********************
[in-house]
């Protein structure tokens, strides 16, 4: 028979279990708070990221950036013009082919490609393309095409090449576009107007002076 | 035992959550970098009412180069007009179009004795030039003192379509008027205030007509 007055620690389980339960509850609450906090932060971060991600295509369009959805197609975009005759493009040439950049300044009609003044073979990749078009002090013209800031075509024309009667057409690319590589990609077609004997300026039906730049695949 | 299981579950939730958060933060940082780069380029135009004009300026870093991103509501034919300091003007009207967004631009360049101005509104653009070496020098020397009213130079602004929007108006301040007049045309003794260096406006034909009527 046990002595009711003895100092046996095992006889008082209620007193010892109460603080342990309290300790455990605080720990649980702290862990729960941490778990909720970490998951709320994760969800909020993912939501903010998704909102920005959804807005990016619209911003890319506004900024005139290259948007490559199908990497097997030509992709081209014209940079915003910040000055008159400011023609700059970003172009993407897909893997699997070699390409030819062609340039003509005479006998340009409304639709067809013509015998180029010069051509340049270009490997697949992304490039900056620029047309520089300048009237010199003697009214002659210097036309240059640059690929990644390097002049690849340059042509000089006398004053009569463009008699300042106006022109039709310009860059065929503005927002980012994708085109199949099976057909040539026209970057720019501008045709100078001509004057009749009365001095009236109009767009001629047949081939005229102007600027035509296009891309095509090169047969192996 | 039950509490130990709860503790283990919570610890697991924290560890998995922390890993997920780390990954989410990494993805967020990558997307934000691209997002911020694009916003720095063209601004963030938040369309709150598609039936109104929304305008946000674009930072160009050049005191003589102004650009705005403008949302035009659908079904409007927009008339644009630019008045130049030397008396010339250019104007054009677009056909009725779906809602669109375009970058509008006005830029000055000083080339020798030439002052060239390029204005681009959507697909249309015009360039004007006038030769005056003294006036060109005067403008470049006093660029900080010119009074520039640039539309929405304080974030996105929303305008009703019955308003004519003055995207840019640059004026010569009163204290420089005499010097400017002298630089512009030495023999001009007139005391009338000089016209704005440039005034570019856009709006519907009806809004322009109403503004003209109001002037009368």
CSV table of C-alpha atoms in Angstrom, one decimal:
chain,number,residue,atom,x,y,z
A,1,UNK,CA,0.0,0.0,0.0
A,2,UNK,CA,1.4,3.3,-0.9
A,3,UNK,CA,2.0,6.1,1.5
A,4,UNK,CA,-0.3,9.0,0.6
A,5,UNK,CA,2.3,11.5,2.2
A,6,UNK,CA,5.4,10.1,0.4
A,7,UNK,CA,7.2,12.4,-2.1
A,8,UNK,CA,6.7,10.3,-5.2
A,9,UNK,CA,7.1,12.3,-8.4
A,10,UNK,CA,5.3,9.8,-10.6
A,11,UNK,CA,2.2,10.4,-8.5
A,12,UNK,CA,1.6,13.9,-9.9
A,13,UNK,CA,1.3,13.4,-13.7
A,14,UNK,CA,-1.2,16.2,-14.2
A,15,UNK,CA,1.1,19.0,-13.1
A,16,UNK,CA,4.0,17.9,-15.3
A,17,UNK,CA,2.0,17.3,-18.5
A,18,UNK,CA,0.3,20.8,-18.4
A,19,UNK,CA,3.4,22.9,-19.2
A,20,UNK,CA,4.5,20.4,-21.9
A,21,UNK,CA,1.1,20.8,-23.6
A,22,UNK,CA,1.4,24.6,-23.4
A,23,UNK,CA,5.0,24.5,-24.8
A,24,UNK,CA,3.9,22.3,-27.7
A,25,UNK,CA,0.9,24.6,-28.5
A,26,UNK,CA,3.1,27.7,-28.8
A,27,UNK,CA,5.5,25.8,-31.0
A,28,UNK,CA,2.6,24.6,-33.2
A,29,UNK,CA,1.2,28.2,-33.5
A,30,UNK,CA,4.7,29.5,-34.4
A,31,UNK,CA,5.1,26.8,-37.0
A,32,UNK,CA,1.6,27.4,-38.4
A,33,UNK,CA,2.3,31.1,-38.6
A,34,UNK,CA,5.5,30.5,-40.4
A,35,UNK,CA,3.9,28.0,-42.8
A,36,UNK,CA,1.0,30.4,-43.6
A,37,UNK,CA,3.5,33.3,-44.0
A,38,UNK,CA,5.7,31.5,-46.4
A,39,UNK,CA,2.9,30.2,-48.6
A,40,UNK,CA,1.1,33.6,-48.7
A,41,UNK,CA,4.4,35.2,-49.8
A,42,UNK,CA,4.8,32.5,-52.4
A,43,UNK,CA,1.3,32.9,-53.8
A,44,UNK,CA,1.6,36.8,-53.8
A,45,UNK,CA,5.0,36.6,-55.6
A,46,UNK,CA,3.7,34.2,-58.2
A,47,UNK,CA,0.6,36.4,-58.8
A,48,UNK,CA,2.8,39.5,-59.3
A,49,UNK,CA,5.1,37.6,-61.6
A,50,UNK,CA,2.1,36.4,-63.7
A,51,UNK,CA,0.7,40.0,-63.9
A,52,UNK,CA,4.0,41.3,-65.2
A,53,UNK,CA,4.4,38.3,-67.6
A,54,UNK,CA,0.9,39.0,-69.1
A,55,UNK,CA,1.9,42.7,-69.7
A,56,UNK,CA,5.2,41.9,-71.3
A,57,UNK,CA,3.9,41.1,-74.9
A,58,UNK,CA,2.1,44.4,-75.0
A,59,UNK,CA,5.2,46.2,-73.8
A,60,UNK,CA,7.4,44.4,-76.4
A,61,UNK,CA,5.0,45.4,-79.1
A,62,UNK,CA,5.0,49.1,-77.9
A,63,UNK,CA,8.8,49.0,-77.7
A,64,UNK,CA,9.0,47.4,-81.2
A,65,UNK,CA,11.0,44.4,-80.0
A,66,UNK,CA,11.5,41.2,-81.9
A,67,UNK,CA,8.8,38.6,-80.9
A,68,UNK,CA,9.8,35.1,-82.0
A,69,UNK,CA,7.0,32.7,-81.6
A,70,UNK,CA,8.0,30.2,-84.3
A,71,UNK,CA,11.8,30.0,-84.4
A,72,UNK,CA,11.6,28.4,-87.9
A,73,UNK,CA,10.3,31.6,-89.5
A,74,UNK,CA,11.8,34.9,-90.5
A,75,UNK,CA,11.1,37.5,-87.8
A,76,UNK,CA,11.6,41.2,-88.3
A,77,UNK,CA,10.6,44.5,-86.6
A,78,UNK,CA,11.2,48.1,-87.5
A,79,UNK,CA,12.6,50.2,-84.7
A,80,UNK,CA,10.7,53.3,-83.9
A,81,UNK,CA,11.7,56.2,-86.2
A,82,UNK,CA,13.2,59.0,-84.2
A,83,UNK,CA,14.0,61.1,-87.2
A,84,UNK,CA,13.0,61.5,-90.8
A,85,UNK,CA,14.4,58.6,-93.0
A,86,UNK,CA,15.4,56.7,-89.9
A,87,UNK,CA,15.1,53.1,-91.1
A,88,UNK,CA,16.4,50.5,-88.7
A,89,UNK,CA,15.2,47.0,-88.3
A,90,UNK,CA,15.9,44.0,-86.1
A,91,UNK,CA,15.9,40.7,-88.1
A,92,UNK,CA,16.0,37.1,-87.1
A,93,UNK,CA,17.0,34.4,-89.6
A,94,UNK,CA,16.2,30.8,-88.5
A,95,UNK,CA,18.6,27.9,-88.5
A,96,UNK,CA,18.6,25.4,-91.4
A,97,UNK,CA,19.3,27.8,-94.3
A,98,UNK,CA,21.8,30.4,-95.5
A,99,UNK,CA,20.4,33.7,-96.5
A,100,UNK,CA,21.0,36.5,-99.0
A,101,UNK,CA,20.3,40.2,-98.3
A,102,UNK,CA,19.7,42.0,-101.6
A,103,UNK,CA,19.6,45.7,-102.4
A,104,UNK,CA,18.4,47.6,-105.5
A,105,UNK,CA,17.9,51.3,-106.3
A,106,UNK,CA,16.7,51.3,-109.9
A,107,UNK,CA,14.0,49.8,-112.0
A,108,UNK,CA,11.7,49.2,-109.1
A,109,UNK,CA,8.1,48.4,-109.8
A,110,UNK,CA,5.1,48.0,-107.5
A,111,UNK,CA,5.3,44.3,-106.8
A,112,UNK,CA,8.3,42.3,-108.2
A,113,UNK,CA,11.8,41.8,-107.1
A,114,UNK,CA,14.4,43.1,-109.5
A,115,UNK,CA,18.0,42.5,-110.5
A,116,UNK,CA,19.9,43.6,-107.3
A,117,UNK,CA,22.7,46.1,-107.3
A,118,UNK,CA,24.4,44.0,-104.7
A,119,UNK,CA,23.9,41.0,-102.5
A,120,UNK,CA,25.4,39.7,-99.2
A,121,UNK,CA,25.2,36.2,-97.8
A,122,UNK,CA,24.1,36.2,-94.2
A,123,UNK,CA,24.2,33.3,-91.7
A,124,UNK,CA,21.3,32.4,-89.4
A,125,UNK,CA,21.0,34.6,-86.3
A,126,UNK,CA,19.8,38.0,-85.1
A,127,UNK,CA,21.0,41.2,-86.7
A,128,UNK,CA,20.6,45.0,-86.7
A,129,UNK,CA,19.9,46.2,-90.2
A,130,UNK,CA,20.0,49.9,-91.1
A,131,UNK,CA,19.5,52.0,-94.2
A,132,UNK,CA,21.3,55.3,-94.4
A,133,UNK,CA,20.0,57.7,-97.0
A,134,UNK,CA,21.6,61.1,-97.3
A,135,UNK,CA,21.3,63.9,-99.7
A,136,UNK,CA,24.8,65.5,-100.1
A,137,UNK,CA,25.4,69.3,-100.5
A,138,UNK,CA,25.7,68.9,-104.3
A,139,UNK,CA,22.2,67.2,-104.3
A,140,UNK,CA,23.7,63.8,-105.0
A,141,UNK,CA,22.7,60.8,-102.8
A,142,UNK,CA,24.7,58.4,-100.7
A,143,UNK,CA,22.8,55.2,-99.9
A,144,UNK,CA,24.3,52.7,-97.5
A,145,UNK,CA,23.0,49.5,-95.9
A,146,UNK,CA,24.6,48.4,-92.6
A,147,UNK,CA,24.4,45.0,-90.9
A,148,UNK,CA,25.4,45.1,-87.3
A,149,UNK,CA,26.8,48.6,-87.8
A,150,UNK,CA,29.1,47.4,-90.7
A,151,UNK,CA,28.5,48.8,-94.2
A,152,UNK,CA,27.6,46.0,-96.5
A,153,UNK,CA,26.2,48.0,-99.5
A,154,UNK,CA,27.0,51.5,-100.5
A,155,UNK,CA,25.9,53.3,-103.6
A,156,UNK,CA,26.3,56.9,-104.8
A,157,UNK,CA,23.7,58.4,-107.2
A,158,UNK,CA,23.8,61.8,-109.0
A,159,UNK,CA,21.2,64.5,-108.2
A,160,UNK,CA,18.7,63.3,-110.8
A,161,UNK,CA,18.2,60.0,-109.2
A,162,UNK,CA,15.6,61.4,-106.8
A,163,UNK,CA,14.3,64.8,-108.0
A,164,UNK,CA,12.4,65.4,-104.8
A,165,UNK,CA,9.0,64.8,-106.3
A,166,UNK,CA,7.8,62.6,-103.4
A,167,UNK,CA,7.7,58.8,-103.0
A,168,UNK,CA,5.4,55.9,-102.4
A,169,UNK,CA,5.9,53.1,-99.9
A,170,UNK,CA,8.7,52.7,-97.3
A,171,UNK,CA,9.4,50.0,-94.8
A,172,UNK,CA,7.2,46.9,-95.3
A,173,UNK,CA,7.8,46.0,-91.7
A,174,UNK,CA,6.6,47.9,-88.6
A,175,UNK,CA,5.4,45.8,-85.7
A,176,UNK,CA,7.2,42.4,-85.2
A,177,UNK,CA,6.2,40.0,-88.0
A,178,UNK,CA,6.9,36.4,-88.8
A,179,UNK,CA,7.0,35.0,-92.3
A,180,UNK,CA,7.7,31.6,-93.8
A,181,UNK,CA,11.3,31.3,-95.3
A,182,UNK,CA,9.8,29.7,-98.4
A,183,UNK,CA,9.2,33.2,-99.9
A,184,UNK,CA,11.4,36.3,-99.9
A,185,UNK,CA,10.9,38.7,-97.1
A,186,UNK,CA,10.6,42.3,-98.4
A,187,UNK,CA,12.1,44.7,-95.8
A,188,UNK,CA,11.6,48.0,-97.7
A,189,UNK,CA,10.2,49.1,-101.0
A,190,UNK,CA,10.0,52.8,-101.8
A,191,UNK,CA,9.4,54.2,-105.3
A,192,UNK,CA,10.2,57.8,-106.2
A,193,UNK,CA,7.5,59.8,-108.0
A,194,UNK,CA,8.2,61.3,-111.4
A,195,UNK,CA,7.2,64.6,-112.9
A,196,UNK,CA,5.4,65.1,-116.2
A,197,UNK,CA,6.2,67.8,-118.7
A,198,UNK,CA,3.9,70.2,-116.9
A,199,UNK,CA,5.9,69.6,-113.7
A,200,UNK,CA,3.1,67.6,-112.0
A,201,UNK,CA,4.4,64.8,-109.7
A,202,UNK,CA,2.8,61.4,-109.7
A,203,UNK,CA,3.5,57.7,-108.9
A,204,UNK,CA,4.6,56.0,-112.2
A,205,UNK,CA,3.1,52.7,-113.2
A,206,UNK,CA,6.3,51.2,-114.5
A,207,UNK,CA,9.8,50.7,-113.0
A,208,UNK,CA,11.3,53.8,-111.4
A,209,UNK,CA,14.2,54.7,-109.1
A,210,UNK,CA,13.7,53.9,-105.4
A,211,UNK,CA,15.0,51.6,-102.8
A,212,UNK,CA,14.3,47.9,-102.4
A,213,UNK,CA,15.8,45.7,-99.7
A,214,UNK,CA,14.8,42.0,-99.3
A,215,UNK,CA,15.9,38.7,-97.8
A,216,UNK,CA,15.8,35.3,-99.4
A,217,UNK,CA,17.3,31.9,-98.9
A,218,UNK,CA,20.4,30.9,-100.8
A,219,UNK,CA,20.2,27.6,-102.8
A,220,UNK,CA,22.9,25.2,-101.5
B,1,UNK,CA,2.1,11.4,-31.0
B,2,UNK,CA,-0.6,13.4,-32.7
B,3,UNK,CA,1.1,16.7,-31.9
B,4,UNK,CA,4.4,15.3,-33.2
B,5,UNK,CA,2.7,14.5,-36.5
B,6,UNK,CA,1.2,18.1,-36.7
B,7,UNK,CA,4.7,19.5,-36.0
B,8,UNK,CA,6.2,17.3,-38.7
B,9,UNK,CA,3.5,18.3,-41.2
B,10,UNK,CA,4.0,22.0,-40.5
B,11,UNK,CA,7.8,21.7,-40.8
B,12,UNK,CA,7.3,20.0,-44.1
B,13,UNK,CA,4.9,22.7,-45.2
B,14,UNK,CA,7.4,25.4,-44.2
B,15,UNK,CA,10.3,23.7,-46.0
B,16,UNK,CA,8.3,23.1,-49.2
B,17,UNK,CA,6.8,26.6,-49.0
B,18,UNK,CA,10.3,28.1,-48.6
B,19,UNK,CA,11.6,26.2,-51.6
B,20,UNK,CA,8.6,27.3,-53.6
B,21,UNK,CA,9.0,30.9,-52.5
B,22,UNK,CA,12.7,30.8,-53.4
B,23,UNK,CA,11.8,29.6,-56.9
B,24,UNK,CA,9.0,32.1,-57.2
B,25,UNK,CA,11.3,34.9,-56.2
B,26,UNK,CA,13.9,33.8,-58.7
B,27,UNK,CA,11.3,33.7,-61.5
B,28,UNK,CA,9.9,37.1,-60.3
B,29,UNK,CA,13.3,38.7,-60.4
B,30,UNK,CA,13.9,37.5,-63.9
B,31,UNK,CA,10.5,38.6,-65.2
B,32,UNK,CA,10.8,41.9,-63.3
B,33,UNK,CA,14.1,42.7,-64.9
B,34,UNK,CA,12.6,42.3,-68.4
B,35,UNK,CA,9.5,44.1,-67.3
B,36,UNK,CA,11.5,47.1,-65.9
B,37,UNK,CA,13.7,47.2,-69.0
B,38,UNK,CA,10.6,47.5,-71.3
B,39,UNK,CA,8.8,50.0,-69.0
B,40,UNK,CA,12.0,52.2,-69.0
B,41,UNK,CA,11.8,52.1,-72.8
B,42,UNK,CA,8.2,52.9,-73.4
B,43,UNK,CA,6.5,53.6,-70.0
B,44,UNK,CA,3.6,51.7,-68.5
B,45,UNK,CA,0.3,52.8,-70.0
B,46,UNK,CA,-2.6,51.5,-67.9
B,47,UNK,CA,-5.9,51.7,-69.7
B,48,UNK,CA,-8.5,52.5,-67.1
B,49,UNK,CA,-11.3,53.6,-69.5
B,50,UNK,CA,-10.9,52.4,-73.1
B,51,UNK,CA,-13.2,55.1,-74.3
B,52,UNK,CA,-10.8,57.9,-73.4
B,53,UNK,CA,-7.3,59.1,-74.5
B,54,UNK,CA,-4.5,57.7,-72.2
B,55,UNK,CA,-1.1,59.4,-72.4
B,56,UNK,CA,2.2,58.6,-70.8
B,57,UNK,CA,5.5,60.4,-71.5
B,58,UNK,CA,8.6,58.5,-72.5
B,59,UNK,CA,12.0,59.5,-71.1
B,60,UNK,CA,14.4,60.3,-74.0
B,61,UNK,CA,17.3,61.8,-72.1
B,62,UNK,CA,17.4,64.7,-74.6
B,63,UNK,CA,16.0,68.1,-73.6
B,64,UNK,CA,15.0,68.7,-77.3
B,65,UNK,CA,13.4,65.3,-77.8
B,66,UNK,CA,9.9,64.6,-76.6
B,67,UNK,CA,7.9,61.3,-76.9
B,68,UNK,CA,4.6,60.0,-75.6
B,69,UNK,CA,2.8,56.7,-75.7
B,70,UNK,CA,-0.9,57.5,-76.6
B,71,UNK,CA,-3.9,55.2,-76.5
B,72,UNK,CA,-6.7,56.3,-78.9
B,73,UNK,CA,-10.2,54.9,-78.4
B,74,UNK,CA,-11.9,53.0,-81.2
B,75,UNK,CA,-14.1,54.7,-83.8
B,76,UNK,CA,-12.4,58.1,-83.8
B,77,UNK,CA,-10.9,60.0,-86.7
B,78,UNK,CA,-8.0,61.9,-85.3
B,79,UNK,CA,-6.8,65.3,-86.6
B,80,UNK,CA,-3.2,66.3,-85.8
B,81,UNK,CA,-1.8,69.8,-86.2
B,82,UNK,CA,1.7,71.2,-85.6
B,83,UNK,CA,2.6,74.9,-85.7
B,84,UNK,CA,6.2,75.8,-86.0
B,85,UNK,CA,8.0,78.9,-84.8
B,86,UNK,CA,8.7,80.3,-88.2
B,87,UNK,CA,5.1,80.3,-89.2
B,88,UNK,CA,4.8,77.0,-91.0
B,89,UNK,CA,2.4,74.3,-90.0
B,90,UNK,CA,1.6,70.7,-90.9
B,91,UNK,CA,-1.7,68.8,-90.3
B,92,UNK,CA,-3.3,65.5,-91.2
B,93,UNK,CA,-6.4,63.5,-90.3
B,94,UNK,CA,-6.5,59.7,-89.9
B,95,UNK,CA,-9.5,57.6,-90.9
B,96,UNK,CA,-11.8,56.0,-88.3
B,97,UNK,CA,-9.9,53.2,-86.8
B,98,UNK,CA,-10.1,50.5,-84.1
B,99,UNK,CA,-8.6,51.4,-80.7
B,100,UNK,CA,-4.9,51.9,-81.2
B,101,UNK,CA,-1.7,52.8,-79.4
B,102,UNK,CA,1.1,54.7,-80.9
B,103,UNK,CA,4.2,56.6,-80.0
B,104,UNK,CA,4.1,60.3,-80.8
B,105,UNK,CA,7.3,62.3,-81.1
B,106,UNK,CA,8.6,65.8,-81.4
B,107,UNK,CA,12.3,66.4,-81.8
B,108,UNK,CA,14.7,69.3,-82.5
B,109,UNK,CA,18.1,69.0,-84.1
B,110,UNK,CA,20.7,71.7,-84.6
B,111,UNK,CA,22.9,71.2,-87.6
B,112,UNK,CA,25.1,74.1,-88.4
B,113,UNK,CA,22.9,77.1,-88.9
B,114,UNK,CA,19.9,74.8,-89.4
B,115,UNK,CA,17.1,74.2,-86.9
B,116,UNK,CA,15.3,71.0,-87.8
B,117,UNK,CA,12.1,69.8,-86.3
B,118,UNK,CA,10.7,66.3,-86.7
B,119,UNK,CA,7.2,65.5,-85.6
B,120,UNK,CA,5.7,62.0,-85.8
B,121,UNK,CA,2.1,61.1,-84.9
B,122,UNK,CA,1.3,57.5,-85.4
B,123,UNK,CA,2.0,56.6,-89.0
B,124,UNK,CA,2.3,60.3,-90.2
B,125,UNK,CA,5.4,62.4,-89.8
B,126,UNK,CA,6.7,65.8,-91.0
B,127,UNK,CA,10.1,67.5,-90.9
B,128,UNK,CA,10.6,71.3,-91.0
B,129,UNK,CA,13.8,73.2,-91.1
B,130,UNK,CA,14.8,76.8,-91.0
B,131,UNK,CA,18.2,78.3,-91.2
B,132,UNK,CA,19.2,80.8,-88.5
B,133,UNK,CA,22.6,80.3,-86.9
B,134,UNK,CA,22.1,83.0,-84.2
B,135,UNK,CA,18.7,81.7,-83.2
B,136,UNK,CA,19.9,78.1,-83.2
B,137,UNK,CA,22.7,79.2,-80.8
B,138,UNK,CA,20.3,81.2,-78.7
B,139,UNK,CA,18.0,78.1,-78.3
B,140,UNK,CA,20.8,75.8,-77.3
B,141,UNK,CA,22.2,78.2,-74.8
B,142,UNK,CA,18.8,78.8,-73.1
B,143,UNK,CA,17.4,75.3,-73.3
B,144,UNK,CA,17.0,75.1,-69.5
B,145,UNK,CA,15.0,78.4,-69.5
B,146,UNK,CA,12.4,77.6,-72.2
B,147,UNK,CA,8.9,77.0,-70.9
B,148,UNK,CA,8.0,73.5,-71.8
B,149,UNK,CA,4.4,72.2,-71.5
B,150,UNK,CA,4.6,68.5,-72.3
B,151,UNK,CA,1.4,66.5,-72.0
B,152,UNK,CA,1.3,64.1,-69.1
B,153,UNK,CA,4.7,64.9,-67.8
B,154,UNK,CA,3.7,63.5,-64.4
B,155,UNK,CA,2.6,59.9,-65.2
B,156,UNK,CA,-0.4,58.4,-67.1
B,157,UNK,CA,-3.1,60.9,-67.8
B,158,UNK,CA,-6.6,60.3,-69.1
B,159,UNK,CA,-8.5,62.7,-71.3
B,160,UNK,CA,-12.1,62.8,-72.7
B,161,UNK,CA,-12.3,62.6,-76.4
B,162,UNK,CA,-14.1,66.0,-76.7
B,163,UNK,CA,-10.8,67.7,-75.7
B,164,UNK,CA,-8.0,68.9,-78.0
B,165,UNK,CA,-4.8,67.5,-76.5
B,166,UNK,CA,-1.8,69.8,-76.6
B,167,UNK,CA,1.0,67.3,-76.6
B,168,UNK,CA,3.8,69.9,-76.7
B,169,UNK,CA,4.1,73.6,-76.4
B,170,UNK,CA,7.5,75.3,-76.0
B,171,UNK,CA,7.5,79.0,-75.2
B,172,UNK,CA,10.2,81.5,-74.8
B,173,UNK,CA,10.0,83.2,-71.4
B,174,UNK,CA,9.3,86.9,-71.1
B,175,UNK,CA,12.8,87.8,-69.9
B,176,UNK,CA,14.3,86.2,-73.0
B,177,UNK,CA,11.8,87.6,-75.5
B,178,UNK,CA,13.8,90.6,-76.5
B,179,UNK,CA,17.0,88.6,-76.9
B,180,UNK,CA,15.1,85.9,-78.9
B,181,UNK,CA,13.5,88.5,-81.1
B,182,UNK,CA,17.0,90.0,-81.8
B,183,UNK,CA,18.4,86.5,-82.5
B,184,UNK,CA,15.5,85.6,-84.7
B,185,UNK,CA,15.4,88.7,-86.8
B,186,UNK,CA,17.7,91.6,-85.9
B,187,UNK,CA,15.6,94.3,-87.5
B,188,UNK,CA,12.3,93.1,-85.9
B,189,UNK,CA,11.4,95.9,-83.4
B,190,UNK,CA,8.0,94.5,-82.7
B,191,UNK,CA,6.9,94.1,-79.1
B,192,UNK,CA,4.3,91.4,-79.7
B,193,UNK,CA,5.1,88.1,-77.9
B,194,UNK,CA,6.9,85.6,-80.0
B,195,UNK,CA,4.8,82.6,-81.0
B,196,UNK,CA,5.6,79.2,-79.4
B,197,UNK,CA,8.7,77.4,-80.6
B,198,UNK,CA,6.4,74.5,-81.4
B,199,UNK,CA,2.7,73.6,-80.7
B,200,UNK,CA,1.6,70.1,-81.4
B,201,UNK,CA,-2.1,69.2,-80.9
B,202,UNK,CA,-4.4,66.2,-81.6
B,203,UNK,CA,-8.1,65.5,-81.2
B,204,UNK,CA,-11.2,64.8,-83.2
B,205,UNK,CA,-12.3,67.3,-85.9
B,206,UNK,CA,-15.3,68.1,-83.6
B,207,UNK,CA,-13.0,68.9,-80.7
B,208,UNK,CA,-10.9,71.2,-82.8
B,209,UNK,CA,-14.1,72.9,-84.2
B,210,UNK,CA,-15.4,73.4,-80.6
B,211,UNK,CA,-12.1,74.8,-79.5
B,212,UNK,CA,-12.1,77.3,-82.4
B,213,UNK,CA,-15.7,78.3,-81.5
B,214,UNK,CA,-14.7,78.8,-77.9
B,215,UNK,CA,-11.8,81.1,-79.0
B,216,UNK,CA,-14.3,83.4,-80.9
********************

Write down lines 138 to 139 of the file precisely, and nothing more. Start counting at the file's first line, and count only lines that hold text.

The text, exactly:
A,134,UNK,CA,21.6,61.1,-97.3
A,135,UNK,CA,21.3,63.9,-99.7